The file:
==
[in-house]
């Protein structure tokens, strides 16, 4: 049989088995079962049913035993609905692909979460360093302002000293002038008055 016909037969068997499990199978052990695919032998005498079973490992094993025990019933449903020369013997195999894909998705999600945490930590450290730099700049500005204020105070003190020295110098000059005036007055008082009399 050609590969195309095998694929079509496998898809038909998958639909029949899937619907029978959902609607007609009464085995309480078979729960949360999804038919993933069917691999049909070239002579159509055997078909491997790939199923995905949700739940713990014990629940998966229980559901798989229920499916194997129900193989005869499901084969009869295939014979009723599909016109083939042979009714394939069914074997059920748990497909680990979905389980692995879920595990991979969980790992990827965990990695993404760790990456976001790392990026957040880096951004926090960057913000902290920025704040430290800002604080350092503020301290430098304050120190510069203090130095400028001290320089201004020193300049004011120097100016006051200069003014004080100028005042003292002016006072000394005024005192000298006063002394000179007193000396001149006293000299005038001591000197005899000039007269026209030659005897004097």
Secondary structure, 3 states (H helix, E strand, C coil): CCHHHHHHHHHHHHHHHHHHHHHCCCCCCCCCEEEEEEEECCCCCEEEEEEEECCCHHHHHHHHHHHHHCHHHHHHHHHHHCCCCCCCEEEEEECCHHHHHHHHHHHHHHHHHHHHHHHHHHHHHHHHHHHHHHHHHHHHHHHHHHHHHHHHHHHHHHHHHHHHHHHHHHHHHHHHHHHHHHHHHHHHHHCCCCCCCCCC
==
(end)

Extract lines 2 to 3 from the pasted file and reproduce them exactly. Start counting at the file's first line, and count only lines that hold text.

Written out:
């Protein structure tokens, strides 16, 4: 049989088995079962049913035993609905692909979460360093302002000293002038008055 016909037969068997499990199978052990695919032998005498079973490992094993025990019933449903020369013997195999894909998705999600945490930590450290730099700049500005204020105070003190020295110098000059005036007055008082009399 050609590969195309095998694929079509496998898809038909998958639909029949899937619907029978959902609607007609009464085995309480078979729960949360999804038919993933069917691999049909070239002579159509055997078909491997790939199923995905949700739940713990014990629940998966229980559901798989229920499916194997129900193989005869499901084969009869295939014979009723599909016109083939042979009714394939069914074997059920748990497909680990979905389980692995879920595990991979969980790992990827965990990695993404760790990456976001790392990026957040880096951004926090960057913000902290920025704040430290800002604080350092503020301290430098304050120190510069203090130095400028001290320089201004020193300049004011120097100016006051200069003014004080100028005042003292002016006072000394005024005192000298006063002394000179007193000396001149006293000299005038001591000197005899000039007269026209030659005897004097």
Secondary structure, 3 states (H helix, E strand, C coil): CCHHHHHHHHHHHHHHHHHHHHHCCCCCCCCCEEEEEEEECCCCCEEEEEEEECCCHHHHHHHHHHHHHCHHHHHHHHHHHCCCCCCCEEEEEECCHHHHHHHHHHHHHHHHHHHHHHHHHHHHHHHHHHHHHHHHHHHHHHHHHHHHHHHHHHHHHHHHHHHHHHHHHHHHHHHHHHHHHHHHHHHHHHCCCCCCCCCC